WSF Tunis

Tunis: Birth of a Common Front of Political Organisations Against Debt

27 March 2013 by Pauline Imbach

The first Mediterranean coordination against debt, austerity policies and foreign domination, and for a free, united, democratic, social, feminist and environmentally responsible Mediterranean region took place in Tunis on Saturday 23 and Sunday 24 March in the build up to the World Social Forum.

A score of political formations, coming from the Mediterranean perimeter gathered in response to a call by the Popular Front (a coalition of 11 radical left-wing political parties, associations and independent personalities, one of whom was Chokri Belaid, who was assassinated on 6 February 2013). Among those represented were the French parties, Front de Gauche (Left Front) and NPA (New Anti-Capitalist Party); from Spain came Izquierda Unida (United Left) and Izquierda Anticapitalista (Anti-Capitalist Left); others were Sortu from the Basque country, CUP from Catalonia, OKDE from Greece, the Left Block from Portugal, Sinistra Critica from Italy, Al Mounadil from Morocco; also taking part were representatives of organisations from other Mediterranean countries such as Egypt, Lebanon, Syria and Palestine. Organisations from Belgium, Haiti, Venezuela and a number of other countries were also present. This is the first time that political parties and organisations get together in the mediterranean area in order to cancel illegitimate debt.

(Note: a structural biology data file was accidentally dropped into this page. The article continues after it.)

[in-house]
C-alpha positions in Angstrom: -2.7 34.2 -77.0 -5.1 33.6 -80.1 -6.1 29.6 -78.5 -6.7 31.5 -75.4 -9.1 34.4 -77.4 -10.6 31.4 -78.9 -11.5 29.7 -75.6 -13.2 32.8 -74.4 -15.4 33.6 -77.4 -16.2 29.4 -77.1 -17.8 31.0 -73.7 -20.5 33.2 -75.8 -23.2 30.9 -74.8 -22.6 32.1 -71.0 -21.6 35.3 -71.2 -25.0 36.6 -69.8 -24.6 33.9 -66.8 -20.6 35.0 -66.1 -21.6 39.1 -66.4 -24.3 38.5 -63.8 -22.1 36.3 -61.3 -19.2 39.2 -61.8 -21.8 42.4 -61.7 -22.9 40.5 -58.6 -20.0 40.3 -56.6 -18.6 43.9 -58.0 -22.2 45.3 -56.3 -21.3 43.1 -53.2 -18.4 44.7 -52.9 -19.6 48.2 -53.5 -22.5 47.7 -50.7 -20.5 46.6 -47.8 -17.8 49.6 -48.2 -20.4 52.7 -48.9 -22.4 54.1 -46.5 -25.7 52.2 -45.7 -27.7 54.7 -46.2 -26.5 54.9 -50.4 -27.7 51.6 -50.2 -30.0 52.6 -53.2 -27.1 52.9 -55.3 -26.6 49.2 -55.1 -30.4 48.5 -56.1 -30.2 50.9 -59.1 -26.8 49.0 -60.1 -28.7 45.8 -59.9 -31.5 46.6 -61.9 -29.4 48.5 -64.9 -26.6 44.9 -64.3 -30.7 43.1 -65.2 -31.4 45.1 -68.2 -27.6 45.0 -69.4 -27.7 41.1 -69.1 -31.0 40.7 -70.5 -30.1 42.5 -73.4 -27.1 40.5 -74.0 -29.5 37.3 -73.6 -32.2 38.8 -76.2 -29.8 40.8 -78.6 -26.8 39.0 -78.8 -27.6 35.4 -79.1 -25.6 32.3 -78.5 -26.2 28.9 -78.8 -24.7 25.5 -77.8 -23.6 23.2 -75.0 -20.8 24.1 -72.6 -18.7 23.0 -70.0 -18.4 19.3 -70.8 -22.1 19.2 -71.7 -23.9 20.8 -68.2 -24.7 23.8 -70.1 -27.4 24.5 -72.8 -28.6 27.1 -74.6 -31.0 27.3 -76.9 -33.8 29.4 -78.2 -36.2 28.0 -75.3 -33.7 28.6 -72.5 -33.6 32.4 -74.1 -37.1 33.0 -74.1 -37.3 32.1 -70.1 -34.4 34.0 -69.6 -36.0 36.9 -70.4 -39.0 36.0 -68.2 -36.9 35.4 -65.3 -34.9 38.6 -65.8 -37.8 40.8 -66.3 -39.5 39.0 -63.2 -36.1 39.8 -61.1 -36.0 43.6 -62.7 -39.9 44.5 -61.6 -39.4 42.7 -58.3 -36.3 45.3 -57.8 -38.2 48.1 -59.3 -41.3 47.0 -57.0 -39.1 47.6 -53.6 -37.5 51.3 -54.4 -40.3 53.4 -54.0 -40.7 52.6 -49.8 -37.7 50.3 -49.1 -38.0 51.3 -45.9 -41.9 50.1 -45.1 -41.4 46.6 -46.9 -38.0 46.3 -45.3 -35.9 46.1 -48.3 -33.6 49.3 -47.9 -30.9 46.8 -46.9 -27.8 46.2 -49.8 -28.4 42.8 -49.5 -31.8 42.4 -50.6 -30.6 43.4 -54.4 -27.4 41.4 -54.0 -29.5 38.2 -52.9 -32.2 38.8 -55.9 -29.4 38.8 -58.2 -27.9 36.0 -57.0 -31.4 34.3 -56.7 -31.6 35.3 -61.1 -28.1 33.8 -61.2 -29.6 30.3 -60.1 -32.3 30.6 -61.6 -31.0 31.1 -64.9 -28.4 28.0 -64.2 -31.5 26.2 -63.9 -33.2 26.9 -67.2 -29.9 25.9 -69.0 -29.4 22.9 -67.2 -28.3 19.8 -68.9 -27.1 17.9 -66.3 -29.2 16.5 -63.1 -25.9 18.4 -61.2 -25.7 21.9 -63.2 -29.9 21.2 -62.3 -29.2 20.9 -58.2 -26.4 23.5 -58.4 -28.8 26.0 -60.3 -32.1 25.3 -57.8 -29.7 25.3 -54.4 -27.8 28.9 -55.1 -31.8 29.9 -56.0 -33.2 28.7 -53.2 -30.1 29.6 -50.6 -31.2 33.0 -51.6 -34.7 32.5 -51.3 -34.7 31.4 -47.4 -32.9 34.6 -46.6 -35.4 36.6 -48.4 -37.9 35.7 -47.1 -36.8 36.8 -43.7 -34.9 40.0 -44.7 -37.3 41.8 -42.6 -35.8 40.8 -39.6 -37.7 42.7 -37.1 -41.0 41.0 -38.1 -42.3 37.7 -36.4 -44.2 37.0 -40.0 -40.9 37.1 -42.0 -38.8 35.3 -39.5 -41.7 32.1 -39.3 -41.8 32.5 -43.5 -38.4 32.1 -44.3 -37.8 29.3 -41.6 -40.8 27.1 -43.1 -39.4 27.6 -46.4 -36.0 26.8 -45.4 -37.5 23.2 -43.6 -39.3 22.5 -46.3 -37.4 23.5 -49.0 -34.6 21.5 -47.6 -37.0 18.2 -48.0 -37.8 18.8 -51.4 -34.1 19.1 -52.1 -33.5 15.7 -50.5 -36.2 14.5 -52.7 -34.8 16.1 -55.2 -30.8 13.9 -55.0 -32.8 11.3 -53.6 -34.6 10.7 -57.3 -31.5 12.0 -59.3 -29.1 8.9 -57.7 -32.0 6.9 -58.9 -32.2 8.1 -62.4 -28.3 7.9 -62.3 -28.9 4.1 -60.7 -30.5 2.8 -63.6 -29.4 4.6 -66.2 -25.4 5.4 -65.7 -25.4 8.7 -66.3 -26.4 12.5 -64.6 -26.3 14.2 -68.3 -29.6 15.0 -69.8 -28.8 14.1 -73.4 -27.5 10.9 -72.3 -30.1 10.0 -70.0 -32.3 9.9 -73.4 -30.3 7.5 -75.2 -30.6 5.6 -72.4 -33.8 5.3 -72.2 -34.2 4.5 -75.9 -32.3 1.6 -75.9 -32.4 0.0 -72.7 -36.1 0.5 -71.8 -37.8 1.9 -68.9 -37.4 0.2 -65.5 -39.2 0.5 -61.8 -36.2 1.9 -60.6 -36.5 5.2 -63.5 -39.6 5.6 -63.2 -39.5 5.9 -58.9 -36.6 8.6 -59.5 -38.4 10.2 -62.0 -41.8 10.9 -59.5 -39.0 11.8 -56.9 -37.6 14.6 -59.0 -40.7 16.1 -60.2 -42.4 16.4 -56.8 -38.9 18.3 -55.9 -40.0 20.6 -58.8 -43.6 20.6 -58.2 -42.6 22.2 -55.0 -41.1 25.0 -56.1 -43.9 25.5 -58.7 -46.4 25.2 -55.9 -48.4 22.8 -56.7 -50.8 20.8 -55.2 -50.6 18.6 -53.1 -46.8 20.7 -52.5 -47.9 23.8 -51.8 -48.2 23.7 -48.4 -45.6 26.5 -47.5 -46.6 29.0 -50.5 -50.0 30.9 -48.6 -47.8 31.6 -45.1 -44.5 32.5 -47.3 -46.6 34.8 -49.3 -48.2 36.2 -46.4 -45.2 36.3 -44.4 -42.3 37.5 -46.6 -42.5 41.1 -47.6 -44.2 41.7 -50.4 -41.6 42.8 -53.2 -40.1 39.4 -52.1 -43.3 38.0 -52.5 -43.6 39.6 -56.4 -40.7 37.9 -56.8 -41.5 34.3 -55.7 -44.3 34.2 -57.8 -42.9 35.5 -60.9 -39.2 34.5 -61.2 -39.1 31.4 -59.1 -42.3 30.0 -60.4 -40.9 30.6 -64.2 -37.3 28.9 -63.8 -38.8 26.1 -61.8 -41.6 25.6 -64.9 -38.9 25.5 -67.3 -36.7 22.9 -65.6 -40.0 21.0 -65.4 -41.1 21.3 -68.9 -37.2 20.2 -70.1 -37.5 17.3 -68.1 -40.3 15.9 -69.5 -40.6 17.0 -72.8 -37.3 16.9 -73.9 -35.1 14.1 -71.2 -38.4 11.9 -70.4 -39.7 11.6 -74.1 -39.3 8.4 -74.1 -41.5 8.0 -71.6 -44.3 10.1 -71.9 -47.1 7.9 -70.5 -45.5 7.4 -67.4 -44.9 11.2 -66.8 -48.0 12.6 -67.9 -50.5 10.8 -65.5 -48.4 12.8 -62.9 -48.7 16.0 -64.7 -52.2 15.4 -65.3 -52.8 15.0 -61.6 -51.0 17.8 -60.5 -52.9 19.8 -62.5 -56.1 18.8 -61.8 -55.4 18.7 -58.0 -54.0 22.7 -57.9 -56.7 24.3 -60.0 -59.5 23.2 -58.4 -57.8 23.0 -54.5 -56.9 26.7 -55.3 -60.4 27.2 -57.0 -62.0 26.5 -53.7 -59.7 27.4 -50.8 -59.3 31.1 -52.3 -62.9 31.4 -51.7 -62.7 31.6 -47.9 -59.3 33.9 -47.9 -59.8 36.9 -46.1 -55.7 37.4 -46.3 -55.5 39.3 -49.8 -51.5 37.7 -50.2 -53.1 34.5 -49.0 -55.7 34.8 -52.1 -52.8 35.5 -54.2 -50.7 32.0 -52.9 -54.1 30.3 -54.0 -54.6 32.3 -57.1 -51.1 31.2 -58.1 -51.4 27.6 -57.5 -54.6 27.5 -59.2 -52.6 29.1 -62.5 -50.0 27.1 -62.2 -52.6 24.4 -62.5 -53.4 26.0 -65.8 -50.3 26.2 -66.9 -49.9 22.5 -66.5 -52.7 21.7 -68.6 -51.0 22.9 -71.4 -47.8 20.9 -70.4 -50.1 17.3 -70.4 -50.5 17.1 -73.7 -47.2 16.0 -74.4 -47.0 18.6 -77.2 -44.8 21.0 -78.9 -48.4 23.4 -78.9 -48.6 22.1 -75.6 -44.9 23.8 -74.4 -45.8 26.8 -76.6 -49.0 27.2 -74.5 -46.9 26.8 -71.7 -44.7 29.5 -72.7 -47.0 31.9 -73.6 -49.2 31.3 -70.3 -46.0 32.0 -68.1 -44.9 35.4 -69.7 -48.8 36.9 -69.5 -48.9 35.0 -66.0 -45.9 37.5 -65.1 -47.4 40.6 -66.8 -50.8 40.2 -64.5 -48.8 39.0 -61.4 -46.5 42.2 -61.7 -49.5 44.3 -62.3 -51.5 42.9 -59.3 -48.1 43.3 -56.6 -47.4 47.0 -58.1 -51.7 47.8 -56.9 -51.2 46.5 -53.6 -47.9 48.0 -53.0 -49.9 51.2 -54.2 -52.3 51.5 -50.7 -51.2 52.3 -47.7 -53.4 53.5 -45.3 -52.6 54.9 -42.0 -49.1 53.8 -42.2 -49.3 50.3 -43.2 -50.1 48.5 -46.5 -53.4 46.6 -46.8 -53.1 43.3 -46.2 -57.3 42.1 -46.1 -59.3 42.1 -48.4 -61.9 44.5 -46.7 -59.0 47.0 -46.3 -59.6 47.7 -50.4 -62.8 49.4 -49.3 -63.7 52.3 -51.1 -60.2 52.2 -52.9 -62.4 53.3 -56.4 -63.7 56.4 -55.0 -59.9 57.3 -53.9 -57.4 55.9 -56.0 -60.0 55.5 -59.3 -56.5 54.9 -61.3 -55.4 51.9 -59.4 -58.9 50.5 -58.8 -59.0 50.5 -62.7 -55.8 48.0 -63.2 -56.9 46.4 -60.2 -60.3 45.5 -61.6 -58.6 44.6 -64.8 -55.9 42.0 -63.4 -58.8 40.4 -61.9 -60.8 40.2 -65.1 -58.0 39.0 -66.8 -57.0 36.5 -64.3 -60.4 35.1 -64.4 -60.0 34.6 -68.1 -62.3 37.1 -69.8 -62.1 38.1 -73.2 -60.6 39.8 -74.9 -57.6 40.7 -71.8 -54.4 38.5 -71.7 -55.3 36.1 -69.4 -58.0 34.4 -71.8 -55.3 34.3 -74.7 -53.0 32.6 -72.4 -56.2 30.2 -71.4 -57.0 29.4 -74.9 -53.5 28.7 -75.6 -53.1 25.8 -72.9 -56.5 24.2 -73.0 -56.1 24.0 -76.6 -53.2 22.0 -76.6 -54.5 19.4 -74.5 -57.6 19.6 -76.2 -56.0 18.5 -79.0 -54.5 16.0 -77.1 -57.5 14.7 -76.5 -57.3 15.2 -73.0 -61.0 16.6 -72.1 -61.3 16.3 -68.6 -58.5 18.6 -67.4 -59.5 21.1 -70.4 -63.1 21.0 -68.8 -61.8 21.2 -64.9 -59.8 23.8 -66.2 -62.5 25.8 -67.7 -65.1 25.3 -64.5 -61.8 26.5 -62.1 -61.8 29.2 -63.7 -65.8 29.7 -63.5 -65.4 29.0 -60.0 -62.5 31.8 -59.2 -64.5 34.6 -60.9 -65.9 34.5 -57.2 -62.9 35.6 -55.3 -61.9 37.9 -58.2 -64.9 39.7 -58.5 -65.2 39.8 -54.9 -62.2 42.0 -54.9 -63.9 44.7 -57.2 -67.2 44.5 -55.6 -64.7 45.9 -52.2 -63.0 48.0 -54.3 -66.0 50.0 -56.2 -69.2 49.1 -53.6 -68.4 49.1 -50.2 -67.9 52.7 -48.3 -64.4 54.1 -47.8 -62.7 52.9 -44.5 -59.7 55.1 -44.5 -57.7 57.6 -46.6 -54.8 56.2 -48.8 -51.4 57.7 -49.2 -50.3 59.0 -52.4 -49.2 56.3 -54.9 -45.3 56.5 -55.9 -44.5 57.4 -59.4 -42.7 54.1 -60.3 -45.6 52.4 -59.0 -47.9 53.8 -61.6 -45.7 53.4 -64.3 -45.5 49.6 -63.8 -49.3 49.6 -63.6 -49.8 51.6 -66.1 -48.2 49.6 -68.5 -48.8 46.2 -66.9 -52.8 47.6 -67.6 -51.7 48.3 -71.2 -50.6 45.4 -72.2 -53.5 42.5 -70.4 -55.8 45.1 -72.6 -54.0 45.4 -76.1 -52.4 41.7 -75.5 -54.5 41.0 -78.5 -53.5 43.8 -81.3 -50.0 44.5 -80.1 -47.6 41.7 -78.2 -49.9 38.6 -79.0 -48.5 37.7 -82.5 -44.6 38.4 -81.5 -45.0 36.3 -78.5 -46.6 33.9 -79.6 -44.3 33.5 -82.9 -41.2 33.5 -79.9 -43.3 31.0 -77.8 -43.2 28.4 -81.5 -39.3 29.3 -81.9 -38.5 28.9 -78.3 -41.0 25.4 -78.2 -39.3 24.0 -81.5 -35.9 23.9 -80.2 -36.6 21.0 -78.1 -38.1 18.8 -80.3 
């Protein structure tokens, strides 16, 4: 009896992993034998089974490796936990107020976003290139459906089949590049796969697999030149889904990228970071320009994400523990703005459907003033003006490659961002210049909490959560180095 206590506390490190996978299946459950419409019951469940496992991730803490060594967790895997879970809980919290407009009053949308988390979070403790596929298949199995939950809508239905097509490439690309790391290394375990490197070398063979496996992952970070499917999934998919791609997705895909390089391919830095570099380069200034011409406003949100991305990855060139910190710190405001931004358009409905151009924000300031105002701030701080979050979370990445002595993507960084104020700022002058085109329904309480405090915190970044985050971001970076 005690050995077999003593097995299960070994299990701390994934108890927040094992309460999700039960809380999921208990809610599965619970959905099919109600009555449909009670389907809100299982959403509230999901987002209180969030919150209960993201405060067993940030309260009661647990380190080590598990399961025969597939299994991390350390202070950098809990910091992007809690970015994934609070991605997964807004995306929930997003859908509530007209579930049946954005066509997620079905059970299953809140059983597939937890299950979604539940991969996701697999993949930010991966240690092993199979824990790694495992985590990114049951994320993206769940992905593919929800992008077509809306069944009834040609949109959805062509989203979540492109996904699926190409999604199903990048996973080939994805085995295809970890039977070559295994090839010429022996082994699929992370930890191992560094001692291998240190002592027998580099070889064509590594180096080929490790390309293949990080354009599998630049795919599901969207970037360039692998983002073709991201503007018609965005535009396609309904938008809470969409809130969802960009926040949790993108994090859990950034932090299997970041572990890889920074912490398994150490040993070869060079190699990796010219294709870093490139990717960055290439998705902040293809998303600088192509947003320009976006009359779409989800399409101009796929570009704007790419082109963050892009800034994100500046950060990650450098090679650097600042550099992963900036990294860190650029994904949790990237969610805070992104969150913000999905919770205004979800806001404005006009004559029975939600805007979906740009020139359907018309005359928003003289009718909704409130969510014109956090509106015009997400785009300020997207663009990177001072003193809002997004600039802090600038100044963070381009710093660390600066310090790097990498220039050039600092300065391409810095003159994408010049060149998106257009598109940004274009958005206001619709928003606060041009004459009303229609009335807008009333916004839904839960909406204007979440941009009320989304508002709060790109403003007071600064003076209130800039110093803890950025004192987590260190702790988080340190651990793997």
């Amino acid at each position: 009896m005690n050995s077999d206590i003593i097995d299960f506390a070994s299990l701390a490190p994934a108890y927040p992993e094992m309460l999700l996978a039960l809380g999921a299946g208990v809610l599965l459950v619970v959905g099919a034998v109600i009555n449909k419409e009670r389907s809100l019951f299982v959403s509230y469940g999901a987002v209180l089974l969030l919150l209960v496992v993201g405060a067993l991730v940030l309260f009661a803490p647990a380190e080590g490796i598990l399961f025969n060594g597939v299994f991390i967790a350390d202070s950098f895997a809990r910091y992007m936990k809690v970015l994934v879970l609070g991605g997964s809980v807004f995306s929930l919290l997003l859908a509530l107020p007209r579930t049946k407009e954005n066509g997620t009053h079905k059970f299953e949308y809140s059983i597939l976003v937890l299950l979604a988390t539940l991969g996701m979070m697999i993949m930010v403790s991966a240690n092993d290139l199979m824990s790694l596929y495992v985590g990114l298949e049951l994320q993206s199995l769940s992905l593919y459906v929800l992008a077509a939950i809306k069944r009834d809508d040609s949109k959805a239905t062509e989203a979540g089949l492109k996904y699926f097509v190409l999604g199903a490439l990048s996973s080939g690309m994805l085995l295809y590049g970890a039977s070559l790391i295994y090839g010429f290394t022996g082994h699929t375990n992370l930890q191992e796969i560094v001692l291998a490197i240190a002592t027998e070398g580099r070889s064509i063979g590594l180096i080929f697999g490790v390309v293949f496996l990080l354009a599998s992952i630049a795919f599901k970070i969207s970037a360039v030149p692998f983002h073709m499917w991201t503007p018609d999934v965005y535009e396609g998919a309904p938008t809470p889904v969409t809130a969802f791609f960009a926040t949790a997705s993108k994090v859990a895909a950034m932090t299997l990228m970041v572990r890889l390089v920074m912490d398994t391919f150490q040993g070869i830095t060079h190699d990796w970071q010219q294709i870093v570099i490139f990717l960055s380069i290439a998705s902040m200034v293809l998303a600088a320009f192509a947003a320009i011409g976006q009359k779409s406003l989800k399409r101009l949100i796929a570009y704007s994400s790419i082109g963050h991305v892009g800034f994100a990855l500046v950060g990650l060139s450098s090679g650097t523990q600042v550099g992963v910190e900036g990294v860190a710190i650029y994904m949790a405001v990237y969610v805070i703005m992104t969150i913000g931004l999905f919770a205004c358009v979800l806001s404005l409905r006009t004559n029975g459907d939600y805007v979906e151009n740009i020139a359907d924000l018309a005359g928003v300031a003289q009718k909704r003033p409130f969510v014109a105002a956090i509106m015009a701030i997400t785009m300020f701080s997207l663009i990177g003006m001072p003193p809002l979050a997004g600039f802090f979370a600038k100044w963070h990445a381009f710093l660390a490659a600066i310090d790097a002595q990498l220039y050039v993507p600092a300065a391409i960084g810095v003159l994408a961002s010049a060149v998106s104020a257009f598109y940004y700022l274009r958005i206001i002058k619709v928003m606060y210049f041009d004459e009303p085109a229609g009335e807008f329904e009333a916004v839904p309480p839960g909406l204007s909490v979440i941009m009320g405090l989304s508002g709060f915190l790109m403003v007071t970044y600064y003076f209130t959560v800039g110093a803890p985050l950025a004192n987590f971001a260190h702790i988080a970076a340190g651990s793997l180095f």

Fathi chamkhi (spokesman of Raid Attac Cadtm Tunisia), without whom this activity wouldn’t have been possible

This gathering was followed by a public meeting attended by over a thousand people, including many representatives of political parties from the Mediterranean region and beyond, a large number of whom were women and youths (although it is to be regretted that among the twenty or so speakers only three were women). The mood was electric, animated by slogans in Arabic, charged with passion, anger, joy and collective feeling, each affirming the ardent will of his or her party to work on the issue of the debt, to resist the dictatorship of the creditors, wipe out the capitalist system and struggle for the emancipation of the peoples by laying the foundations of a New World Order.

Numerous tributes were paid to different leaders, revolutionaries or progressive activists. Emotion was high during a film in homage to Chokri Belaid, who remains a popular personality and inspiration in the Tunisian revolution. Homage was also paid to Hugo Chavez and his commitment to the social transformations needed by his people.